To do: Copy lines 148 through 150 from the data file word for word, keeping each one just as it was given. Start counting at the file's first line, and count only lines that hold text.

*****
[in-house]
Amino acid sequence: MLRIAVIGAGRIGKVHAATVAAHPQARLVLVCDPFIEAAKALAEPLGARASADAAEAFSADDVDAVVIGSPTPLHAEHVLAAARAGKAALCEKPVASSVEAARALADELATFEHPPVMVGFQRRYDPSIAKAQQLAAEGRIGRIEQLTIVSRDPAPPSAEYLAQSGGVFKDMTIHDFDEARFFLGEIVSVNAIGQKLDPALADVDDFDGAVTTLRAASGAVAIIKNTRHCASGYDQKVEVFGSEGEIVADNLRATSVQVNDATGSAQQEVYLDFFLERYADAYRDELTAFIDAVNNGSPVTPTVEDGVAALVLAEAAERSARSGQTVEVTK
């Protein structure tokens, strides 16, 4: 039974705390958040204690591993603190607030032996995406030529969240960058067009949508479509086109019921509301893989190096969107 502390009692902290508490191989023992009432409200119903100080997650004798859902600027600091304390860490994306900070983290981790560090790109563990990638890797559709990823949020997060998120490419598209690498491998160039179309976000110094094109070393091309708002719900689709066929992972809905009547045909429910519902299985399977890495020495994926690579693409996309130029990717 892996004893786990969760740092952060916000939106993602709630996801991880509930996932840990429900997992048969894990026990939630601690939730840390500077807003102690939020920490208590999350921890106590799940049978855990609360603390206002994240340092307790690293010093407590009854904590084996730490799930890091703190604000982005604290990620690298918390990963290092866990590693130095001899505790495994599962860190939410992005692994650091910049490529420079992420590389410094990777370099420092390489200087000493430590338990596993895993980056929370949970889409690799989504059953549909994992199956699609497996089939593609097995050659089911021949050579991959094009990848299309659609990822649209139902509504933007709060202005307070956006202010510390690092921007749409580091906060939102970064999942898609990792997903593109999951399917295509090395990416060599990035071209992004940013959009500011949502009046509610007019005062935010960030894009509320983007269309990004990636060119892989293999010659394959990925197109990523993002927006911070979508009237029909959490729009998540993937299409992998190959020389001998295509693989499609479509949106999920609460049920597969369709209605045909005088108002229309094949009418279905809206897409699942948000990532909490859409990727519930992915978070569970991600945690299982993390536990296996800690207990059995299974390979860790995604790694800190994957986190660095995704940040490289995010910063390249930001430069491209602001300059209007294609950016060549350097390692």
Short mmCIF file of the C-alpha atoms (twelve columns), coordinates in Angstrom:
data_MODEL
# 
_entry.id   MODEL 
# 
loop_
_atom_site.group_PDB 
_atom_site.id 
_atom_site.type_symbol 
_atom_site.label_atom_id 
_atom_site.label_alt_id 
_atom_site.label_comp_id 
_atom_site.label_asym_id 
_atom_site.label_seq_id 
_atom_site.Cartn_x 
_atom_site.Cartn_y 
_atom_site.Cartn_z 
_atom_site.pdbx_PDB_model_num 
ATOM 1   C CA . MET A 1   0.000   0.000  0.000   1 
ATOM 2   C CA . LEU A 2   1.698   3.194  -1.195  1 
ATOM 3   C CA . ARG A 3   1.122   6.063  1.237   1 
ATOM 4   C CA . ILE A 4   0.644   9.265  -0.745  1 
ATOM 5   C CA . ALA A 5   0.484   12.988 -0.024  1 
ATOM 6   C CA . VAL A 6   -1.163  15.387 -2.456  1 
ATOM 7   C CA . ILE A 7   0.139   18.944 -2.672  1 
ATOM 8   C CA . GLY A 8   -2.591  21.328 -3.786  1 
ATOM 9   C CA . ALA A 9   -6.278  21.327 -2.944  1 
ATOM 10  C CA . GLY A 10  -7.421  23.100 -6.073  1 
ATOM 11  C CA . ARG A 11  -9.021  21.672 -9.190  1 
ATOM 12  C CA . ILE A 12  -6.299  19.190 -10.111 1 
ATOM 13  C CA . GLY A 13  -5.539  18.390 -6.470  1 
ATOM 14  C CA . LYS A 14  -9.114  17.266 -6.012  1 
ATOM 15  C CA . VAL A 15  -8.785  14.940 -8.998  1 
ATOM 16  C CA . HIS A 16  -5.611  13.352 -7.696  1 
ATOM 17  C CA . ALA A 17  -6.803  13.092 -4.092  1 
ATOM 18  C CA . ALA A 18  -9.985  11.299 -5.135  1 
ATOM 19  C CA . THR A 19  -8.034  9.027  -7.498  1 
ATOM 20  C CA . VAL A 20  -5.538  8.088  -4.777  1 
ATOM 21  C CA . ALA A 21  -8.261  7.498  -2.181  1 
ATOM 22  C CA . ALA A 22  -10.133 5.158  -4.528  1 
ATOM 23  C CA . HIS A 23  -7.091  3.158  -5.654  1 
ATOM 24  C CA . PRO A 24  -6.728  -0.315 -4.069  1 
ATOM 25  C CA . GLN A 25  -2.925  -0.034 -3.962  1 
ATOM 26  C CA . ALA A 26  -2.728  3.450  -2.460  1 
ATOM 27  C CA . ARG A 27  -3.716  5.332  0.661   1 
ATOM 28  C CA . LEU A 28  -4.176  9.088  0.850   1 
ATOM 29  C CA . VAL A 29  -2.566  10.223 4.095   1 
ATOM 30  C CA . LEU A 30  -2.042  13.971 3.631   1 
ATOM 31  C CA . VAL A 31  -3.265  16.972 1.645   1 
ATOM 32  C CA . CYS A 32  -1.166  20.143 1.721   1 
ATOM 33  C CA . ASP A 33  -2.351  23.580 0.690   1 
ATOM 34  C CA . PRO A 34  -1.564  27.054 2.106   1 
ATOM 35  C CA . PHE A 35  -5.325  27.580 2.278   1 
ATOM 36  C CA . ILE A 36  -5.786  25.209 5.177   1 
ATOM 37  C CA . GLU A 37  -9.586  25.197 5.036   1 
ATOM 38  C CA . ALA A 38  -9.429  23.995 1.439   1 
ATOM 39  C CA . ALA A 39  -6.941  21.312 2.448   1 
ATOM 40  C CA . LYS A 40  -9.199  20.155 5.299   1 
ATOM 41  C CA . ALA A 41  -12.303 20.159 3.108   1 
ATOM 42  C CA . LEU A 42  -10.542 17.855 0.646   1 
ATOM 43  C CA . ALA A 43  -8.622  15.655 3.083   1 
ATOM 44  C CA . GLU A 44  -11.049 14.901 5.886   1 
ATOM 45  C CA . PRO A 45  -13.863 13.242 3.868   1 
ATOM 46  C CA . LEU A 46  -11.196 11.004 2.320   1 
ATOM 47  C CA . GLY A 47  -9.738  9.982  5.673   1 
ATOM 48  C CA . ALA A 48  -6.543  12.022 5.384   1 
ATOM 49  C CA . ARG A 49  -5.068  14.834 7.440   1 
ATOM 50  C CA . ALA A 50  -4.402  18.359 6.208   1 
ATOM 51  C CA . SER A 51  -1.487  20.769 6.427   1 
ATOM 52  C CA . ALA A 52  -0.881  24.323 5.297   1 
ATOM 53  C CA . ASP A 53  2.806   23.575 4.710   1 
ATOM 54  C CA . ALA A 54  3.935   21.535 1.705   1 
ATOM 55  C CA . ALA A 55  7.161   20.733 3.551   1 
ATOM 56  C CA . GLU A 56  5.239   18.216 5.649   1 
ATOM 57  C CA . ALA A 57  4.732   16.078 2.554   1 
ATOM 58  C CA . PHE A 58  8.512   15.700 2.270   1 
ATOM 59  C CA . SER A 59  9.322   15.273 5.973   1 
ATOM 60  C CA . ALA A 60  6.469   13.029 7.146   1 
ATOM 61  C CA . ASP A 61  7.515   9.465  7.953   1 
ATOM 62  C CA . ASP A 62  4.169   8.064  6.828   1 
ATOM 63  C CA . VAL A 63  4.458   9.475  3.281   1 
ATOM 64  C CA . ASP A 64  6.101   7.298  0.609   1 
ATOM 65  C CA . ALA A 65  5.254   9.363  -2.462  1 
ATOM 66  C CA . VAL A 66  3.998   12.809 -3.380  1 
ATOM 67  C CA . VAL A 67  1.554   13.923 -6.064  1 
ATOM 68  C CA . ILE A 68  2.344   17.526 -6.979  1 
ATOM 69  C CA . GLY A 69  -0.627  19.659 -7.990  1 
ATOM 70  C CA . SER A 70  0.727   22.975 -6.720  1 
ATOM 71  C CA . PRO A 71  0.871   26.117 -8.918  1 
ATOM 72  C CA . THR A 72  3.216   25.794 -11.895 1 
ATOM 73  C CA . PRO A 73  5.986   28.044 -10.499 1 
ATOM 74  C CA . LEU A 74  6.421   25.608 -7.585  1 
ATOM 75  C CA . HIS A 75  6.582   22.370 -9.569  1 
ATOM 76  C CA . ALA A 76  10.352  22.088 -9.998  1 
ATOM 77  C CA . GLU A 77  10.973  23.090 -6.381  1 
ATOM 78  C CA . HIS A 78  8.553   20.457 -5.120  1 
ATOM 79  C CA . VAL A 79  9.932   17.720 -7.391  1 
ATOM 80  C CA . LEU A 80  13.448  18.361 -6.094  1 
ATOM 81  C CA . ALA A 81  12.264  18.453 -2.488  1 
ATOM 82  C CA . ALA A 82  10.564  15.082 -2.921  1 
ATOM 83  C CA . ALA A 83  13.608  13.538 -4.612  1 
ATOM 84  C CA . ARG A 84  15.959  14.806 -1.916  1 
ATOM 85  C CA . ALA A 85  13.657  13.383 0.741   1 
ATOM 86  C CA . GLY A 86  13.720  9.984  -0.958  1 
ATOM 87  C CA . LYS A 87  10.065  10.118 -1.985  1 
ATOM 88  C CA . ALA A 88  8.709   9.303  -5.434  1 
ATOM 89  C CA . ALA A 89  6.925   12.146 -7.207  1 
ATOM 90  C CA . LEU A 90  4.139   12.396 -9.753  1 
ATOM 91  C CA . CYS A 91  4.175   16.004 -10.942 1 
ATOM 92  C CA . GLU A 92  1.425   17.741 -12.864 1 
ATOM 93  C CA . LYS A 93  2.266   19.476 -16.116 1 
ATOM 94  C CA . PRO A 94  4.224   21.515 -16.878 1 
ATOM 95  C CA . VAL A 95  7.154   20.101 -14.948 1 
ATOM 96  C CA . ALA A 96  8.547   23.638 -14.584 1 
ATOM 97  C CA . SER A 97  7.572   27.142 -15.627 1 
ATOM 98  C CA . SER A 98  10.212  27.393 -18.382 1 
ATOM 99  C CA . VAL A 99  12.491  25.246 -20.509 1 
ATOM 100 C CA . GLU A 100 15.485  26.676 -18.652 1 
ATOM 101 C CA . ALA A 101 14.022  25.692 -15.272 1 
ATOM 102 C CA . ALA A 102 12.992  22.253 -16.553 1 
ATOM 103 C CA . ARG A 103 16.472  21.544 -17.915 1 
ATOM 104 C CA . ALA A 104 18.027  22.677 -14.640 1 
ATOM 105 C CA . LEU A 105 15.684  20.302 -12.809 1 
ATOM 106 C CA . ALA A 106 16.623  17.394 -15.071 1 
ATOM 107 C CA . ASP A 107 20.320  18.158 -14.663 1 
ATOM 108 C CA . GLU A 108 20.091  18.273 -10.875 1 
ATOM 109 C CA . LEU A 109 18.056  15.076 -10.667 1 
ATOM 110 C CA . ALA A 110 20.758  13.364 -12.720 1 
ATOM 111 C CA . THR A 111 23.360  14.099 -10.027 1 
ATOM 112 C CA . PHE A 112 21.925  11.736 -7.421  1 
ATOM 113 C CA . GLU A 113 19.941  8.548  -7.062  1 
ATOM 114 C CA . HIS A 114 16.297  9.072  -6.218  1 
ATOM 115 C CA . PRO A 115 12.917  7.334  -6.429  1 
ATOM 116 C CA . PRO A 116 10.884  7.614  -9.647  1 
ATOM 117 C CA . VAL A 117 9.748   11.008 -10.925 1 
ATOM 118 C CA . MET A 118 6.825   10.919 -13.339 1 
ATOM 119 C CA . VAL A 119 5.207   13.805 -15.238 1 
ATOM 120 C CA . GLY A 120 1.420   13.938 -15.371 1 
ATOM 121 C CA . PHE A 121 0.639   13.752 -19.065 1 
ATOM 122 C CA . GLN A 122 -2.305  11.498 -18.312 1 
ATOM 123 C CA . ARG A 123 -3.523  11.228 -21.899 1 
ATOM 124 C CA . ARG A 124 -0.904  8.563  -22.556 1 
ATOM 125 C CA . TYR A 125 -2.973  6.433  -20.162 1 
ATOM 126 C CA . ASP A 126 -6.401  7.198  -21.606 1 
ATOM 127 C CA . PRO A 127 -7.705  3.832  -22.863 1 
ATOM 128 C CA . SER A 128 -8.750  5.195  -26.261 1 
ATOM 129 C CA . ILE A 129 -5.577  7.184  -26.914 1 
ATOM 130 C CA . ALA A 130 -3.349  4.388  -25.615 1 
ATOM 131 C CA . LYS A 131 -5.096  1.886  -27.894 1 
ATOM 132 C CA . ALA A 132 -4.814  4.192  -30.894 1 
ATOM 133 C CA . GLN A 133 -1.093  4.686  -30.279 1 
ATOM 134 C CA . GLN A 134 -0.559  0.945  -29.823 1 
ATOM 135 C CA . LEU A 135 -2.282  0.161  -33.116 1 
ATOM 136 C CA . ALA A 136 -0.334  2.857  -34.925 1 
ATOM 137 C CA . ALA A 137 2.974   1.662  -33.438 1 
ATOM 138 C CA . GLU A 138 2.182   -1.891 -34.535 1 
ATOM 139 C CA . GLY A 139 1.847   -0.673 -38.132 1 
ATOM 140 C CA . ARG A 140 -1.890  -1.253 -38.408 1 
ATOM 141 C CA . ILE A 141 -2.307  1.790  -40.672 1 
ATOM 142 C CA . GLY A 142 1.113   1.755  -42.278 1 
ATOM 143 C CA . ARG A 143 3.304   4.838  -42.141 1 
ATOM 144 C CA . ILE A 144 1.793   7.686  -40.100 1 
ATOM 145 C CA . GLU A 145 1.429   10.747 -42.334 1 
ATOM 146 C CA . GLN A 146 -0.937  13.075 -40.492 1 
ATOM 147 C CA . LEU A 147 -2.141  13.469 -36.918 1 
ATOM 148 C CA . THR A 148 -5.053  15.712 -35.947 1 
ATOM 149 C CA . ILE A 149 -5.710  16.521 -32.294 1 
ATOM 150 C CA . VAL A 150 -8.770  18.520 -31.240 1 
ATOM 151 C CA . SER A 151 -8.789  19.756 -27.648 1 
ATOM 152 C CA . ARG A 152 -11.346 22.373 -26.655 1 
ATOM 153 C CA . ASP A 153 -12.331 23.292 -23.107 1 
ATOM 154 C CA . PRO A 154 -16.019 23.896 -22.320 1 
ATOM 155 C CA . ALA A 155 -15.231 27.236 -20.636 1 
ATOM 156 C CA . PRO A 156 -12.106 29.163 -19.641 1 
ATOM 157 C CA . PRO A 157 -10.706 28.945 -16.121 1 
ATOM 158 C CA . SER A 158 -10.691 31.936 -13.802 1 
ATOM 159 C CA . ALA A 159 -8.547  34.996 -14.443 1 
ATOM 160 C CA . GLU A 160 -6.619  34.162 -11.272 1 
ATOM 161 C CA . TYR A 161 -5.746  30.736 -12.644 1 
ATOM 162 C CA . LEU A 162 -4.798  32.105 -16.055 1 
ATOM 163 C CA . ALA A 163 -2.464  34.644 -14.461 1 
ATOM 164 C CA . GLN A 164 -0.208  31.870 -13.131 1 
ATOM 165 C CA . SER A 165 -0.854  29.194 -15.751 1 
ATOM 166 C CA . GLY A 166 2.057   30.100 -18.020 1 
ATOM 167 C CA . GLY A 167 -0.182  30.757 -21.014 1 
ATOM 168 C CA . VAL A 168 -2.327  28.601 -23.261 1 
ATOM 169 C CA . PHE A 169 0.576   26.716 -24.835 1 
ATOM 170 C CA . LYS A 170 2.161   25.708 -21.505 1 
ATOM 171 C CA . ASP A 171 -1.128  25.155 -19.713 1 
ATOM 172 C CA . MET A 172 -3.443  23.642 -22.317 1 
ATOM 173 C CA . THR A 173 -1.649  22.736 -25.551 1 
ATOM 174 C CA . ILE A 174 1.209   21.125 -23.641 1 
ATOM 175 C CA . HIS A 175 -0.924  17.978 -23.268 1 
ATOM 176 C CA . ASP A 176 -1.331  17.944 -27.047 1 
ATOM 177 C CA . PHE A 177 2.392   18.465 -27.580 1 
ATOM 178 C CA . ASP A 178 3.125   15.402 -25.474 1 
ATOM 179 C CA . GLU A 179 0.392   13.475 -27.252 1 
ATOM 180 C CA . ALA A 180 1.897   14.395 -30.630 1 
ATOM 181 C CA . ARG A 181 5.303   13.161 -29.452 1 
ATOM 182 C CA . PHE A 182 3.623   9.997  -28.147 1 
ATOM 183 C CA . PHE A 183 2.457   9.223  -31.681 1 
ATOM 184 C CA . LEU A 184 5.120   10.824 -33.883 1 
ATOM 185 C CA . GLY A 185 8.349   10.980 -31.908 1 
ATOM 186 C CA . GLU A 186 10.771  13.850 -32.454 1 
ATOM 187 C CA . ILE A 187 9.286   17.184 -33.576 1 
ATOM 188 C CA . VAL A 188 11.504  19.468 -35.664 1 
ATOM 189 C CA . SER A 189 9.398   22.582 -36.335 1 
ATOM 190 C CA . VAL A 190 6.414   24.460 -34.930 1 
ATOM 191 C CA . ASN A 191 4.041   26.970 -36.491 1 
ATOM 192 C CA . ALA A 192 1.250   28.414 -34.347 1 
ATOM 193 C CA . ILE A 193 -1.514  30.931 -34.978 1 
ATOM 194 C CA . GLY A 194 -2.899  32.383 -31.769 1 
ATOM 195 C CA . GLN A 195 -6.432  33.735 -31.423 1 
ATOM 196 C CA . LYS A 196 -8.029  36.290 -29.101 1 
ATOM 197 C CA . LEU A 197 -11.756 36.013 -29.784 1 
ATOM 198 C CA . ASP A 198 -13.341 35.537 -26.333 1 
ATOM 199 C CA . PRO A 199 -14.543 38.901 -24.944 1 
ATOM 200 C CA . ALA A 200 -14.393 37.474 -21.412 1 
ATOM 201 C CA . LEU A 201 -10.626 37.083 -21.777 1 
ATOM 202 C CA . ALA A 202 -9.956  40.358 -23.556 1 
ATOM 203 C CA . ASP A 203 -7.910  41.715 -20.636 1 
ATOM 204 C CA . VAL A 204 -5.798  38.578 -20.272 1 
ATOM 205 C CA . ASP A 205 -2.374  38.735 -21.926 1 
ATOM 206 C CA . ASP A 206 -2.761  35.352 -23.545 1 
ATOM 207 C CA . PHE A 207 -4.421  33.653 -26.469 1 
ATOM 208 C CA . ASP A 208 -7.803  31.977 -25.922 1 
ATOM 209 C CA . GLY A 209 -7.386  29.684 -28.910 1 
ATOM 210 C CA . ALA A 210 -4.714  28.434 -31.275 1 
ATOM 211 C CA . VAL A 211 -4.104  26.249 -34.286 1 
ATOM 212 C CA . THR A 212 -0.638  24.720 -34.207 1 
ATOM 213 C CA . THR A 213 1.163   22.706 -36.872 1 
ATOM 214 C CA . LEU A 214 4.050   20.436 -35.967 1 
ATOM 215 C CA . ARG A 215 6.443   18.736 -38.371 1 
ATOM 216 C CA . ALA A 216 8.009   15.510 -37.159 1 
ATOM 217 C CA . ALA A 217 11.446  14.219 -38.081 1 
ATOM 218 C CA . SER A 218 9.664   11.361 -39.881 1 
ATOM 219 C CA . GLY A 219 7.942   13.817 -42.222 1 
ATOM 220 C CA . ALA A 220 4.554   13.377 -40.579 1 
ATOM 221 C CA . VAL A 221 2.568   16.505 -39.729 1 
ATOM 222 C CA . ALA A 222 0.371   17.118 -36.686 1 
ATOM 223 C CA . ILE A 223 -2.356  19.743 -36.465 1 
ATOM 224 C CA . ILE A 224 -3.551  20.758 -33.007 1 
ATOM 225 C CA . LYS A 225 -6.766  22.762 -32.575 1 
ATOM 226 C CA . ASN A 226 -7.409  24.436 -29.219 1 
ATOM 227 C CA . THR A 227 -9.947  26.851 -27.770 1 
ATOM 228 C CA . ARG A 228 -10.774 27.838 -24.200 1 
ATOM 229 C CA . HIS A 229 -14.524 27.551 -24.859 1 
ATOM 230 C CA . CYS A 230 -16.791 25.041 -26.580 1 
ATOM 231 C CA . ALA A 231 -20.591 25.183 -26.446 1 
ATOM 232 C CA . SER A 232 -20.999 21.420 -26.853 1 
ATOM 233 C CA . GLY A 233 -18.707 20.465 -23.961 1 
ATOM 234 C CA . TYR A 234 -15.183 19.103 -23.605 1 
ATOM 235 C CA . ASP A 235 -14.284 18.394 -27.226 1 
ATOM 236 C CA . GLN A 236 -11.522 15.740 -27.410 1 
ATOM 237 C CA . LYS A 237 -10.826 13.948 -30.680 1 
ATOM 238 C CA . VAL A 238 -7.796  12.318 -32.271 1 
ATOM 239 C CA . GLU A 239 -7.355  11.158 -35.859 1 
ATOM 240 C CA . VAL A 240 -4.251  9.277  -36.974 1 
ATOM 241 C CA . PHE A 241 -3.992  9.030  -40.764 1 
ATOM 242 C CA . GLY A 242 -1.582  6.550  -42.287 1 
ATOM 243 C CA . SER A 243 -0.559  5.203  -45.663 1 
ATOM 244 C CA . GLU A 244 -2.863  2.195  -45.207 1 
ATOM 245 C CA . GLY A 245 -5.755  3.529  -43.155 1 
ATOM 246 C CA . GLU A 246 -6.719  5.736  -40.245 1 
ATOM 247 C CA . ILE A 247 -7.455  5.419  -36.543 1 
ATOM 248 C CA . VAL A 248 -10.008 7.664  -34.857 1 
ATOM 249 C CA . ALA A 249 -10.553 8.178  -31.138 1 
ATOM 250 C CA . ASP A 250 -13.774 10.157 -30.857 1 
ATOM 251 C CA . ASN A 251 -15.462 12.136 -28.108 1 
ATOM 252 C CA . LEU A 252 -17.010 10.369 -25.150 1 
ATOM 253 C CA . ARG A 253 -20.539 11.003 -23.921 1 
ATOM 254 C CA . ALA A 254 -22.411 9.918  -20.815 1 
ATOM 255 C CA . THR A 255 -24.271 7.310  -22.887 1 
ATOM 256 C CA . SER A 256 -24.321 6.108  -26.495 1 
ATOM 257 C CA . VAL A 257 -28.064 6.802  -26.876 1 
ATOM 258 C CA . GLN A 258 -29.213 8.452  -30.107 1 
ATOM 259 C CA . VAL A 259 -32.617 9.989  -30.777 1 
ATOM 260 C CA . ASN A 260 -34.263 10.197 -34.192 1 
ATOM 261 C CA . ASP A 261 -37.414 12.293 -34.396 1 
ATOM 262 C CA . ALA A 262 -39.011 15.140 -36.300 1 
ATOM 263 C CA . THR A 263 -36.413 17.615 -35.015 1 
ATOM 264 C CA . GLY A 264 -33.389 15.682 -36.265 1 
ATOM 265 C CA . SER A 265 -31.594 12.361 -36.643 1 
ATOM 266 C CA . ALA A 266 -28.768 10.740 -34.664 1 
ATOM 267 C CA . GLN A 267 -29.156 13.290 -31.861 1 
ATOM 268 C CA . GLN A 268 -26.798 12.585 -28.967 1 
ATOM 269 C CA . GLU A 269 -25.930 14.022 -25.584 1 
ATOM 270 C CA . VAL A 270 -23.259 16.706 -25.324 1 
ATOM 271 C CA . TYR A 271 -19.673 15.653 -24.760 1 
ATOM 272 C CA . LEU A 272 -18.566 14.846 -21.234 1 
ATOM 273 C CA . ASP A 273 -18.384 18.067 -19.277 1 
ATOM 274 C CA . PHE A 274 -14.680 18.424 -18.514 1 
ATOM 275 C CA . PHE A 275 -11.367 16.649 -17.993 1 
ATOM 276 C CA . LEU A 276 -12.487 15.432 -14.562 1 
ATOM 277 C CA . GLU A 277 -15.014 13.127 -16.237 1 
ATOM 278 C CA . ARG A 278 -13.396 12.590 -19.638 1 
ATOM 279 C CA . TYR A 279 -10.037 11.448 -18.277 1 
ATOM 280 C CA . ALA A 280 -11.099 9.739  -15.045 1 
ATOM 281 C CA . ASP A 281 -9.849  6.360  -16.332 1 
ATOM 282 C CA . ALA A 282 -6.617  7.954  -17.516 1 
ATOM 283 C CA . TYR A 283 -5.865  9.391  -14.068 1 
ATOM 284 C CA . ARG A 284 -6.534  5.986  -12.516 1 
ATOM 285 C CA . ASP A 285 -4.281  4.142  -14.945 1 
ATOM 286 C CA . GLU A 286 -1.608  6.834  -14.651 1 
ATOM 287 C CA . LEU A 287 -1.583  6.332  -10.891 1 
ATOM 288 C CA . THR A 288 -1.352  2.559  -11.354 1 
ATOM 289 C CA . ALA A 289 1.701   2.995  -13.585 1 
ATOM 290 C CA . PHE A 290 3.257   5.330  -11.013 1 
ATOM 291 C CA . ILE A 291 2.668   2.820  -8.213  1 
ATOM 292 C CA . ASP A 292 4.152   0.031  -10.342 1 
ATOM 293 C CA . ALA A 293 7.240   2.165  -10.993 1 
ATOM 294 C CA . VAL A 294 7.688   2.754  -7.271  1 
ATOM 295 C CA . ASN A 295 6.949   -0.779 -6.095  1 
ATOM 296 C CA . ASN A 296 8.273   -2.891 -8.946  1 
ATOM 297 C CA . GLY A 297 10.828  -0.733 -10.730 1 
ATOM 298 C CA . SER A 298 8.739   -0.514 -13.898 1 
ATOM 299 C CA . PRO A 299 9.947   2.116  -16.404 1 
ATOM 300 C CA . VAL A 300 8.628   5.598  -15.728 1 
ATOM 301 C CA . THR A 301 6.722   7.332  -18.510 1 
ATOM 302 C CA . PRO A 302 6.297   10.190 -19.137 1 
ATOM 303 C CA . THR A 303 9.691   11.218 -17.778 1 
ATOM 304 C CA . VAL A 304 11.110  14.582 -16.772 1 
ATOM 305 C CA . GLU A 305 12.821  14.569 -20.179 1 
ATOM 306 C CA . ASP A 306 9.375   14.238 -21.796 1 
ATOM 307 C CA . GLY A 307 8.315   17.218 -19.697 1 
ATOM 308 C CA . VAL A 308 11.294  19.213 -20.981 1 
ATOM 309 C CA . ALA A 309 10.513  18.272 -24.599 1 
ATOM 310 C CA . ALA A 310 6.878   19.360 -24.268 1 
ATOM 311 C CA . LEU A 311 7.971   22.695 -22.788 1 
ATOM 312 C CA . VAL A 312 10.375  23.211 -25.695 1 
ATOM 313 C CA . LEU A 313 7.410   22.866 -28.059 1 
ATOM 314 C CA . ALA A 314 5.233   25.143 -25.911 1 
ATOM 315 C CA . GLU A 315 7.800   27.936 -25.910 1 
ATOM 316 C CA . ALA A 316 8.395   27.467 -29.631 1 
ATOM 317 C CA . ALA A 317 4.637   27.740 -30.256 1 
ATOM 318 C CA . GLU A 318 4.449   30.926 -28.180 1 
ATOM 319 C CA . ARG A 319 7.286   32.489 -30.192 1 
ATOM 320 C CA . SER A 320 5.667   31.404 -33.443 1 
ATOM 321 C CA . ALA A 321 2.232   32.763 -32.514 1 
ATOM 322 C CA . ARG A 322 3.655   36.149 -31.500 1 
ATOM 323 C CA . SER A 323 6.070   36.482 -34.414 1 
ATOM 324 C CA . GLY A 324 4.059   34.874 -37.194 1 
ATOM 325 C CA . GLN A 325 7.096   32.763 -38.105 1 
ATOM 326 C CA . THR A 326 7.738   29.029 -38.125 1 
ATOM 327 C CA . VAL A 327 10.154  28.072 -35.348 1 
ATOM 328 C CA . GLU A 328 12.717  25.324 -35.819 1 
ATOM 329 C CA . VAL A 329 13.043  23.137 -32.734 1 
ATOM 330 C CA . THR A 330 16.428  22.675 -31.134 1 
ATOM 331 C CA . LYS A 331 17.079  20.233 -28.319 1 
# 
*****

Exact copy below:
ATOM 127 C CA . PRO A 127 -7.705  3.832  -22.863 1 
ATOM 128 C CA . SER A 128 -8.750  5.195  -26.261 1 
ATOM 129 C CA . ILE A 129 -5.577  7.184  -26.914 1 